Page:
Fighting the fizz: Egypt jihadists threaten Pepsi
Ansar Bayt al-Maqdis threatens to attack the soft drinks giant for allegedly allowing the Interior Ministry to use their company vans to transport detainees
They’ve been quick to claim bombings across Cairo in recent months, targeting security and police officials, but now Egyptian jihadist group Ansar Bayt al-Maqdis (or ‘Supporters of Jerusalem’) has another target in mind.
A soft drinks giant.
On Friday, the Sinai-based group threatened to attack Pepsi Co. for allegedly allowing the Interior Ministry to use their company vans to transport detainees.
“You know who we are and what we can do,” the group addressed the company on Twitter. “This is the last warning and after this, Pepsi Co. can only blame itself. By God, we will not tolerate working with the police whatever the client, the amount and status.”
The Coca-Cola cover up?
Back in March, Egyptian social media users were abuzz over video footage allegedly showing a police van painted with the Coca-Cola logo.
It is not clear if the incident is related to the recent threat from Ansar Bayt al-Maqdis, as the two are separate companies.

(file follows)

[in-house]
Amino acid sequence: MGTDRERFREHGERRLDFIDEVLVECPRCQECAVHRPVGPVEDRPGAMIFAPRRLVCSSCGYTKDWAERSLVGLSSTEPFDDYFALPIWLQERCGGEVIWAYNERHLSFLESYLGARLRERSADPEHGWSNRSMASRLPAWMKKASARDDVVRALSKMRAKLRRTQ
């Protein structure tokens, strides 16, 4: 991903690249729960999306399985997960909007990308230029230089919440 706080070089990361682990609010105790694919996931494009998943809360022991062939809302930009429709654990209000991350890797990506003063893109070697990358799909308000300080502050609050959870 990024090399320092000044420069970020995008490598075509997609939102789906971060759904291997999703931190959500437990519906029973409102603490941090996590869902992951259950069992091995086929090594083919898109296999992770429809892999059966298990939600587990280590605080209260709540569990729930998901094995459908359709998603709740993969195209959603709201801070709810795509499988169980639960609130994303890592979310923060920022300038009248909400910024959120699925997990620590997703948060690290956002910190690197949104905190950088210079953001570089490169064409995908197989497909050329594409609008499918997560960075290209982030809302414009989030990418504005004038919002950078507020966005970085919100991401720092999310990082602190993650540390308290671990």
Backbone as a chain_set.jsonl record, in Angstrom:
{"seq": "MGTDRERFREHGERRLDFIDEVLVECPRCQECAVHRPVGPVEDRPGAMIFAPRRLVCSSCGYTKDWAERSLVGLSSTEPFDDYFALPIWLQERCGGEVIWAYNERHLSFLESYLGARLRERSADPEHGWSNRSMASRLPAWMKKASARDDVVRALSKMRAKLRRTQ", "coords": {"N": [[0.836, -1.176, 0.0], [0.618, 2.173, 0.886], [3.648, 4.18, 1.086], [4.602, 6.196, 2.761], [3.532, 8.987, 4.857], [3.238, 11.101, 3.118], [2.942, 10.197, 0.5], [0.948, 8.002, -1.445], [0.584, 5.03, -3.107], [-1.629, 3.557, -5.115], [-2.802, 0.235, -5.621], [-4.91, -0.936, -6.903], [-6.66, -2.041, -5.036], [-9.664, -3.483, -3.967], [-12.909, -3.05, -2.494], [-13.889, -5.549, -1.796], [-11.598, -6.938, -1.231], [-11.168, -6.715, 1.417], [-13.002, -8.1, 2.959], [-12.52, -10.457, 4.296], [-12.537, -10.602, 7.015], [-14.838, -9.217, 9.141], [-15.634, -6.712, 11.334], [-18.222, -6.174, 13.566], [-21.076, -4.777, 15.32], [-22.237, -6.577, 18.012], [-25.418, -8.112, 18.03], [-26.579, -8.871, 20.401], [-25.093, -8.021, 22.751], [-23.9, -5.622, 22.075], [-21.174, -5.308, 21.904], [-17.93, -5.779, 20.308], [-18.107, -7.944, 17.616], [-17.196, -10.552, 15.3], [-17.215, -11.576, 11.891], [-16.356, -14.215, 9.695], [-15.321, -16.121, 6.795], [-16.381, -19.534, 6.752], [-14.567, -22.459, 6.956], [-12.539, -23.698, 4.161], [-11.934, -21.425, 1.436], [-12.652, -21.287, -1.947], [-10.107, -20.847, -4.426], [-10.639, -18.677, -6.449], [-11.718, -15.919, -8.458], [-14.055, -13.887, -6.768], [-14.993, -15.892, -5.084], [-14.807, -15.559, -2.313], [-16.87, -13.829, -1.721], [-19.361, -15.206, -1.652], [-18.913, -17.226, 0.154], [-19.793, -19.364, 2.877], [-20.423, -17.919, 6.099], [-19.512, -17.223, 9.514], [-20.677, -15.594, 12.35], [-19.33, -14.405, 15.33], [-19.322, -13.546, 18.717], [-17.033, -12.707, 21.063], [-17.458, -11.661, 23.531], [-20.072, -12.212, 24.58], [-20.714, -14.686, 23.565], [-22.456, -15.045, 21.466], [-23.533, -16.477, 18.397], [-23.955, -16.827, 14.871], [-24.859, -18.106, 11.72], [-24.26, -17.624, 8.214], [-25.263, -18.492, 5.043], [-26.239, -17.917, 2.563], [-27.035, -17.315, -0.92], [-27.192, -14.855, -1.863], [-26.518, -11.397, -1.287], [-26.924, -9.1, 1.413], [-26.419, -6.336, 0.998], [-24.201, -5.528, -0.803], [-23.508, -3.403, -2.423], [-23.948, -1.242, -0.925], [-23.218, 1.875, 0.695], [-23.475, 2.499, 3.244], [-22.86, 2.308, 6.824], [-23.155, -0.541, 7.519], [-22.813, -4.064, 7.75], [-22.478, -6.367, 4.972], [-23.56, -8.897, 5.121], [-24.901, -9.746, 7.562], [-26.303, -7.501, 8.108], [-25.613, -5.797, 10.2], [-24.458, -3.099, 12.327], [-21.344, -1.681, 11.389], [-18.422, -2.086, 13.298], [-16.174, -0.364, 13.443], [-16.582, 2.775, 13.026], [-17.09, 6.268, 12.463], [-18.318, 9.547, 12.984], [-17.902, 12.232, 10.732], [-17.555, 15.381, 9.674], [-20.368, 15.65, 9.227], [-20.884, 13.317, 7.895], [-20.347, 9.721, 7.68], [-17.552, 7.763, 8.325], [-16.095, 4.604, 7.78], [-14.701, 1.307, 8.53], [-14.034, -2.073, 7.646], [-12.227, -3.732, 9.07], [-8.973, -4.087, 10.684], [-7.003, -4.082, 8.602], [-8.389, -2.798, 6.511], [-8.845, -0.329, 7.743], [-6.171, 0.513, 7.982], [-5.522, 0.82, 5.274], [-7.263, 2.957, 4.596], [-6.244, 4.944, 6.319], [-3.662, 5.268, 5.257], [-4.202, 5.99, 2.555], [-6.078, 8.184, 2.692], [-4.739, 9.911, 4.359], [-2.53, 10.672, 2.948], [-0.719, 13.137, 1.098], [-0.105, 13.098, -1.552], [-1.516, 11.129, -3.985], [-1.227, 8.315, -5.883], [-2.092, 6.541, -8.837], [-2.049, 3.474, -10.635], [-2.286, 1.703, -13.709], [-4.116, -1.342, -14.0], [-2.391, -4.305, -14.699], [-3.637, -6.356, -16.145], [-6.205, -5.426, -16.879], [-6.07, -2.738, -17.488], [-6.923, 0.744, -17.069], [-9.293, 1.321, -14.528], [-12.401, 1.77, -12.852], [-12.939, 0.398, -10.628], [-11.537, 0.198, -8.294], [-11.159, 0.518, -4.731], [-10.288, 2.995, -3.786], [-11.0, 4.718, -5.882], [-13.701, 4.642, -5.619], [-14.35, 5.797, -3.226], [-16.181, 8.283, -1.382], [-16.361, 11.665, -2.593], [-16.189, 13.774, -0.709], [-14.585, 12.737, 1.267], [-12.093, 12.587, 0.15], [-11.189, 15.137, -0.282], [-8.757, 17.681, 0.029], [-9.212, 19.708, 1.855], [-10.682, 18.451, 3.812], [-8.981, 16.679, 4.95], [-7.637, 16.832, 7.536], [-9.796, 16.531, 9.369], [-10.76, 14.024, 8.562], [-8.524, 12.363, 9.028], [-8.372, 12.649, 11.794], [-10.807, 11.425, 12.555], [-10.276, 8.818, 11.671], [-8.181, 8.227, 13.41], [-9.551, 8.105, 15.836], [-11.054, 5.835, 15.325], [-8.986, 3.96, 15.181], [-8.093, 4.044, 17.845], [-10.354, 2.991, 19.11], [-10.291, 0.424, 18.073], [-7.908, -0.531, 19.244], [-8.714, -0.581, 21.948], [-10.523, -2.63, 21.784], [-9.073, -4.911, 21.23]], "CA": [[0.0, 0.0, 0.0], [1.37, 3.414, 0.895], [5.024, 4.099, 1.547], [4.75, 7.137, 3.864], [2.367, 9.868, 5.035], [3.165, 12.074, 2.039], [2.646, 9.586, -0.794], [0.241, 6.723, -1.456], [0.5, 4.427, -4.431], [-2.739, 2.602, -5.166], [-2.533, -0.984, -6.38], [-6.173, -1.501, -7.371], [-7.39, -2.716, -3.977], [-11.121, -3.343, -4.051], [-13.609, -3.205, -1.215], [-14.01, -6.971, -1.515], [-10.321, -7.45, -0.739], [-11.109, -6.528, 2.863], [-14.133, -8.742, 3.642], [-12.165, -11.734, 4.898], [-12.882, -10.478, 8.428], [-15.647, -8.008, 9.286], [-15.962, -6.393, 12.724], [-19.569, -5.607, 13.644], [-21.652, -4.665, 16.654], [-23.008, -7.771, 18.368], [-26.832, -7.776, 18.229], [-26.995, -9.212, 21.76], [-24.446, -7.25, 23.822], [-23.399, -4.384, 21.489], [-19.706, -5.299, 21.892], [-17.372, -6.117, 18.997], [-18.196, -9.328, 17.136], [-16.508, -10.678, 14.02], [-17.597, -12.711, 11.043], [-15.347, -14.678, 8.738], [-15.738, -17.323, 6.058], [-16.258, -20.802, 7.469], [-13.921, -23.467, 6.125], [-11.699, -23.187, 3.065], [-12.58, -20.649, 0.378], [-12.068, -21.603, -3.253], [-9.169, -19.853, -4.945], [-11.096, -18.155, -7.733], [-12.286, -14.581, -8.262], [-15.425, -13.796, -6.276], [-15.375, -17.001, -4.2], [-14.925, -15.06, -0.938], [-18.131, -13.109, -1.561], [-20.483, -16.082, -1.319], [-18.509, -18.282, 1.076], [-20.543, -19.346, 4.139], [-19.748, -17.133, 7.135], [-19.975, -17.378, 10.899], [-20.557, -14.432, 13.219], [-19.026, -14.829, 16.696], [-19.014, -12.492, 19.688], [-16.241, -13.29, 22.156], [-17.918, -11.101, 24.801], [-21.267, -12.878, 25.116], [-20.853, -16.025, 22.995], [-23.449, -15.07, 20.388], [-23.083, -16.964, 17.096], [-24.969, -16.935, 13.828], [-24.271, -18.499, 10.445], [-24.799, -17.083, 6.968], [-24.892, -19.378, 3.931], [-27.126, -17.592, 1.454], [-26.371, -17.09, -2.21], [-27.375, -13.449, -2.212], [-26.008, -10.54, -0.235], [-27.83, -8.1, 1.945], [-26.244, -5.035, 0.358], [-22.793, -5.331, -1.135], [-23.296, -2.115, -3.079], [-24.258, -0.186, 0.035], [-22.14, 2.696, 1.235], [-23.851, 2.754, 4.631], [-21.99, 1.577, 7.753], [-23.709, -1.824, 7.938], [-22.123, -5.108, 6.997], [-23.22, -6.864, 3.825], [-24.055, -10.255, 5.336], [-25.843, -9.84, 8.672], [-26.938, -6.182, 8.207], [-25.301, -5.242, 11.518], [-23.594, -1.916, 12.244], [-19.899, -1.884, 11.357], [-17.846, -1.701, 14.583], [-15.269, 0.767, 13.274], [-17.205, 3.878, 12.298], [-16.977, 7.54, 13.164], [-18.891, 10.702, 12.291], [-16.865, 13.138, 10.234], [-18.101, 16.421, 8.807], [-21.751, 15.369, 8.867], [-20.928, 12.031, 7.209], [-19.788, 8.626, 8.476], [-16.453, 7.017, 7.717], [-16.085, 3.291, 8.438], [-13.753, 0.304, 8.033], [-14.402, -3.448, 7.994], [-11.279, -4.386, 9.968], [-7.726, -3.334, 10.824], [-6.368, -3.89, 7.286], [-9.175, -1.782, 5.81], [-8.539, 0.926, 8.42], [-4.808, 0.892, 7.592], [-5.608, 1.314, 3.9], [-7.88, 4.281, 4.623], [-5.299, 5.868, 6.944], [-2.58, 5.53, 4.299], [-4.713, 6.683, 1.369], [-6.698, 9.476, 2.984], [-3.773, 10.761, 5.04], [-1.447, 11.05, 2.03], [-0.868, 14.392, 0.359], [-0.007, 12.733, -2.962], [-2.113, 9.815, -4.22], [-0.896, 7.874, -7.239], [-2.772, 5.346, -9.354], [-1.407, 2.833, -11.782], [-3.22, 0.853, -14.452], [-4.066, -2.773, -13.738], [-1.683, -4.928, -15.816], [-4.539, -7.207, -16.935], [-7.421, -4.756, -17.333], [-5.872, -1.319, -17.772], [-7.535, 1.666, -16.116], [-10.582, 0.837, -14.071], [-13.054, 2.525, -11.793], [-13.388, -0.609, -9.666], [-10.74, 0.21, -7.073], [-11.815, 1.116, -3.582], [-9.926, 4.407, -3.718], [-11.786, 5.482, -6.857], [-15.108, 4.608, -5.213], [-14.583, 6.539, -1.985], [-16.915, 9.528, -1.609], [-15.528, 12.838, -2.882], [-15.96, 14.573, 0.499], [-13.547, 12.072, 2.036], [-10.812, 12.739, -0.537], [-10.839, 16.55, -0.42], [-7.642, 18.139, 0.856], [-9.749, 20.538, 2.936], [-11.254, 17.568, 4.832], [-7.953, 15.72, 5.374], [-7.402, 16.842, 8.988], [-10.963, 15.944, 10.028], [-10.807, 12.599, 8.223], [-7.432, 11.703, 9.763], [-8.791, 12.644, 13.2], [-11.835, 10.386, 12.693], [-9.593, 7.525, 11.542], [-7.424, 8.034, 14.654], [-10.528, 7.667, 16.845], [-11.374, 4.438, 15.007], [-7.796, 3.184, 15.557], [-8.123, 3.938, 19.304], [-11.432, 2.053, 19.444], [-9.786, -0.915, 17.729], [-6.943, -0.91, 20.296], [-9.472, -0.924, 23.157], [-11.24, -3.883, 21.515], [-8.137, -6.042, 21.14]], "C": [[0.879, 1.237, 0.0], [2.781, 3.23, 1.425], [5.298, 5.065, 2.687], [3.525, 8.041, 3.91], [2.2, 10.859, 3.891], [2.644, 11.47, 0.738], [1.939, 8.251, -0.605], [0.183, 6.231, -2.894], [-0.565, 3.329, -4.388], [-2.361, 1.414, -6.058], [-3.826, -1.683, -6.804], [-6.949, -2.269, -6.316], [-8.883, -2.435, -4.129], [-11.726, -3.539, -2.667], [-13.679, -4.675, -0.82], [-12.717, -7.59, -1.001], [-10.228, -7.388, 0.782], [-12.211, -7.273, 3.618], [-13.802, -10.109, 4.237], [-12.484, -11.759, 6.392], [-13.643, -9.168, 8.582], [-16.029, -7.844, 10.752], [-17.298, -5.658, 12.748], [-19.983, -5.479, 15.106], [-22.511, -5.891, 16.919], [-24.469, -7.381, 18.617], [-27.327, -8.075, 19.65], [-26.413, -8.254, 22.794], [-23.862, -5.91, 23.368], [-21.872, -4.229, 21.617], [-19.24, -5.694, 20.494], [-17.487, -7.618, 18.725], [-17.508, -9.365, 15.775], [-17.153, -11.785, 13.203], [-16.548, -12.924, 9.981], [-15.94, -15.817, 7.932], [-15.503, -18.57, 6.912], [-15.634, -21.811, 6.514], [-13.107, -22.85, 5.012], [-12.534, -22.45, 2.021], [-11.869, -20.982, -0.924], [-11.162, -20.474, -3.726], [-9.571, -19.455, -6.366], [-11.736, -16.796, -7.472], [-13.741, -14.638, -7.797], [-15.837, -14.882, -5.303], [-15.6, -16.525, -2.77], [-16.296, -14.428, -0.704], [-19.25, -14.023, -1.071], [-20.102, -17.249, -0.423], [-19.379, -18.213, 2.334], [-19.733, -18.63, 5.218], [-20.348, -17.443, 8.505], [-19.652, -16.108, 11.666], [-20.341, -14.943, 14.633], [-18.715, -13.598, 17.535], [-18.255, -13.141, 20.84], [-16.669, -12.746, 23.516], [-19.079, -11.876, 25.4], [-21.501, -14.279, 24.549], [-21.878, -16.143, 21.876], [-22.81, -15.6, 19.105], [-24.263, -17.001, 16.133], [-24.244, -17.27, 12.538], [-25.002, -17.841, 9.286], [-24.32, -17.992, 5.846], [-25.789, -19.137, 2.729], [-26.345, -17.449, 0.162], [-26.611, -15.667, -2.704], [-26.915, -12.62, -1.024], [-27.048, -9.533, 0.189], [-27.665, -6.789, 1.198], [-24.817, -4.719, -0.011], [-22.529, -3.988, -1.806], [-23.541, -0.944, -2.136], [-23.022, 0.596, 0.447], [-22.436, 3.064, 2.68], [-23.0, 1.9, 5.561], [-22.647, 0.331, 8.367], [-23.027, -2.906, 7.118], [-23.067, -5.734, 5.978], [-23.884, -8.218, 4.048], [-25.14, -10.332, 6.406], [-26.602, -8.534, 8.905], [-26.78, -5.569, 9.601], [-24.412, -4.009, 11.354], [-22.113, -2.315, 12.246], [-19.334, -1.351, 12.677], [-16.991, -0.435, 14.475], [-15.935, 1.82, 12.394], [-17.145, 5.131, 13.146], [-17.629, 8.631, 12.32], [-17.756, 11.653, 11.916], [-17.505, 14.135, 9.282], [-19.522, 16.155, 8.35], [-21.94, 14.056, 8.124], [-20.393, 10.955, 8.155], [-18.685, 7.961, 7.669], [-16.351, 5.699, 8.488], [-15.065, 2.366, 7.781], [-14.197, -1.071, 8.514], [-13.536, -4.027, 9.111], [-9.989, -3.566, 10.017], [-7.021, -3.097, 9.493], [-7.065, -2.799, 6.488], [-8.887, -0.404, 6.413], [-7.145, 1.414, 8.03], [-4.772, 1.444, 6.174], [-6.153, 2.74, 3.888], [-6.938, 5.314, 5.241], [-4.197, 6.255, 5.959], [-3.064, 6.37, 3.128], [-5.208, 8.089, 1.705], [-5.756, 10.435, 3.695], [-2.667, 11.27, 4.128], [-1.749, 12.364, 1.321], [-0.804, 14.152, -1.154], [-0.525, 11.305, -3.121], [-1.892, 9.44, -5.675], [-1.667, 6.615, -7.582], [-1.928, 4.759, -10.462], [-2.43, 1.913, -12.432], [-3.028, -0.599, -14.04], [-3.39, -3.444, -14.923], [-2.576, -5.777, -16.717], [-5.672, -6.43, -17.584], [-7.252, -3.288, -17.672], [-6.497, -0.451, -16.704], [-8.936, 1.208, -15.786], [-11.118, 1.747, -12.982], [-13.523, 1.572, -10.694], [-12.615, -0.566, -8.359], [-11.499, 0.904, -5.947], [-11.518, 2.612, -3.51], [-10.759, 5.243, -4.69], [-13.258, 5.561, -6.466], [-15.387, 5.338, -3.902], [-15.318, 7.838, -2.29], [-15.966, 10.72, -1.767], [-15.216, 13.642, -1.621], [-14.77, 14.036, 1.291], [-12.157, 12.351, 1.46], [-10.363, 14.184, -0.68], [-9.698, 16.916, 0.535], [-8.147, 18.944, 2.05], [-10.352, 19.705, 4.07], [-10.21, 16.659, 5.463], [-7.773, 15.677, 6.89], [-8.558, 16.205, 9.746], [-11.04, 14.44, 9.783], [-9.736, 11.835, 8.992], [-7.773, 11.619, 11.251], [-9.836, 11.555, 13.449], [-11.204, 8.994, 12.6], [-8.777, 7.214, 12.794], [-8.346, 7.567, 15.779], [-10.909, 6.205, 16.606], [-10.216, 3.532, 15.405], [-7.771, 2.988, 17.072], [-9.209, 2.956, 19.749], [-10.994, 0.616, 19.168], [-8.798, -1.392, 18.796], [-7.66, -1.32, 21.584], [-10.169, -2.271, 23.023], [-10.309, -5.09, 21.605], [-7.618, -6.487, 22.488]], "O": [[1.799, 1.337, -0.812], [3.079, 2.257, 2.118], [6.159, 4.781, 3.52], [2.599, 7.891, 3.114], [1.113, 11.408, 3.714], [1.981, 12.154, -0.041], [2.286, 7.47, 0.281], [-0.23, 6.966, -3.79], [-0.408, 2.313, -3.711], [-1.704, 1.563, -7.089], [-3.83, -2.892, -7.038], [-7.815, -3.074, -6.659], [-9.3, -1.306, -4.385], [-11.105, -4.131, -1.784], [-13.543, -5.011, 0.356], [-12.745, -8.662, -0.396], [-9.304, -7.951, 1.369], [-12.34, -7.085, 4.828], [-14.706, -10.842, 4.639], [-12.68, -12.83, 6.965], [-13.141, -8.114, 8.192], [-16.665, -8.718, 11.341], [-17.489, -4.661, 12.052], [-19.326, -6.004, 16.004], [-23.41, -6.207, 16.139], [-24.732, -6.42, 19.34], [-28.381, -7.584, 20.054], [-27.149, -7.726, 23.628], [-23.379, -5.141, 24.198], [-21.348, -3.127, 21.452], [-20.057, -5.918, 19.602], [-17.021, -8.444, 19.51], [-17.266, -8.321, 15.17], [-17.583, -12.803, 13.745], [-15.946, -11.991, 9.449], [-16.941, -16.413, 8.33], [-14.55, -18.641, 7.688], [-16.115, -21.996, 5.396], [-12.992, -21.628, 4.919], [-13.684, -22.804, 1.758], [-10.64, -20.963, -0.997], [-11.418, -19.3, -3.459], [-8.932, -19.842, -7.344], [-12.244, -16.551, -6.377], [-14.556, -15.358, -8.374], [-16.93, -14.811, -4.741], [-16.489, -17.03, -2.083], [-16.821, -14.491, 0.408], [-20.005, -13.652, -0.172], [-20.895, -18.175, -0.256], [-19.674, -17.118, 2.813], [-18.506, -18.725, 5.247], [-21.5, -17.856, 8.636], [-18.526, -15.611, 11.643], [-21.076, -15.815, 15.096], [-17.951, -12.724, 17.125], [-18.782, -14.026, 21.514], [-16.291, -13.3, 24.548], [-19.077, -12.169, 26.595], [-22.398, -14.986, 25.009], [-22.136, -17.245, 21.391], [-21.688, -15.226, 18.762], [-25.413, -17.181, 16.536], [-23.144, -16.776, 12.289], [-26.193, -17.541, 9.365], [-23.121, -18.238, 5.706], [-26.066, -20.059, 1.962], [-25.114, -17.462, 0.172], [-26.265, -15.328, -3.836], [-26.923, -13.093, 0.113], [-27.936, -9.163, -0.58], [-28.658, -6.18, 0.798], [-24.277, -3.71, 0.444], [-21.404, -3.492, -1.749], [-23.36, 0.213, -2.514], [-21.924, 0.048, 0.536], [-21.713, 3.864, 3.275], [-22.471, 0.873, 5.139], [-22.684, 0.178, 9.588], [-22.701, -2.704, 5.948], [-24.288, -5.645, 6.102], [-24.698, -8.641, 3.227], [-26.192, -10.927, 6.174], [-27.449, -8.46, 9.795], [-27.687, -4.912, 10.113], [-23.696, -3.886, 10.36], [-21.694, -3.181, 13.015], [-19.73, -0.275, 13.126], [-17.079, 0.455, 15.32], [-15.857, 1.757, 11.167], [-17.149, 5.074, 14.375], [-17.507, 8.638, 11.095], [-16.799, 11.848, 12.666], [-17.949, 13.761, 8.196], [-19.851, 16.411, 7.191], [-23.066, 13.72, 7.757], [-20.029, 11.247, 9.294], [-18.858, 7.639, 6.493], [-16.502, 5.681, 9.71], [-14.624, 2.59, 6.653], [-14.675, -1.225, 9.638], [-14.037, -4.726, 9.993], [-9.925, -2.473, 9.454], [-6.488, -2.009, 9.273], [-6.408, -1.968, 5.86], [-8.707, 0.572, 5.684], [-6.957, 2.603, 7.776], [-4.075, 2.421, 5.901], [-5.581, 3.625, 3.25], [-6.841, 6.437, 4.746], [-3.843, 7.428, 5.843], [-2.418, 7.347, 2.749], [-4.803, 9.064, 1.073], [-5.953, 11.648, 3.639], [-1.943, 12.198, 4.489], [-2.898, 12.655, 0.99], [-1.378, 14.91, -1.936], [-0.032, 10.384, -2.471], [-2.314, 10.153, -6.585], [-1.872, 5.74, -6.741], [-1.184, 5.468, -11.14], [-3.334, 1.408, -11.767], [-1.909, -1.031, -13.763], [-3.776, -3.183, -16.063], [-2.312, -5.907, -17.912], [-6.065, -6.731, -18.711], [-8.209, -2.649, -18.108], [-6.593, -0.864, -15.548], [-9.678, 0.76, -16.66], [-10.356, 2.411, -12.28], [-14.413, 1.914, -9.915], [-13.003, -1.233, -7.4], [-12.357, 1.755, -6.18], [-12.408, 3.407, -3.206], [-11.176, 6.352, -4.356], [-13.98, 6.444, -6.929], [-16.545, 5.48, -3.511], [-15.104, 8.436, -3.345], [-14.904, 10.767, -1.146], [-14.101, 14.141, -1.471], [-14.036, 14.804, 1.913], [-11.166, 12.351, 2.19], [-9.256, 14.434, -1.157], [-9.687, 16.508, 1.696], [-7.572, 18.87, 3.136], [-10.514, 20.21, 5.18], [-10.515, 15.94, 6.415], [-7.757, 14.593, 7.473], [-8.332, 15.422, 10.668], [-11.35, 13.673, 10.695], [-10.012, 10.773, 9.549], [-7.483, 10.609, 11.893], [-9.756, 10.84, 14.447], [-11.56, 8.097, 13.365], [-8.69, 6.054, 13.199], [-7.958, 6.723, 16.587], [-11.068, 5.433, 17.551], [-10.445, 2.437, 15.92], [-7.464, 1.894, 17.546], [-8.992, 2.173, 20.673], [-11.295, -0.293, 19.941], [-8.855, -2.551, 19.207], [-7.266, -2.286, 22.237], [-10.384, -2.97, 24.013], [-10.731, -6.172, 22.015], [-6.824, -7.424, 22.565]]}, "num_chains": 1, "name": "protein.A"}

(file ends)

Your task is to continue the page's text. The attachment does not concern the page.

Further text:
The footage had shown the disguised truck, usually used for transporting prisoners, coated in the soft drink company’s trademark red, brandishing the logo.
But in response to the video, Coca-Cola Egypt announced that the van does not belong to the company, nor would it allow its trademark to be used on state-owned vehicles or facilities.
Since then, it still remains unclear why the Interior Ministry transport vans were disguised. The Egyptian government has ramped up its crackdown on supporters and members of Islamist groups since the ouster of Islamist President Mohammad Mursi last year.
A number of Gulf States, led by Saudi Arabia, have already designated Ansar Bayt al-Maqdis as a terrorist group. They were quickly followed by Washington.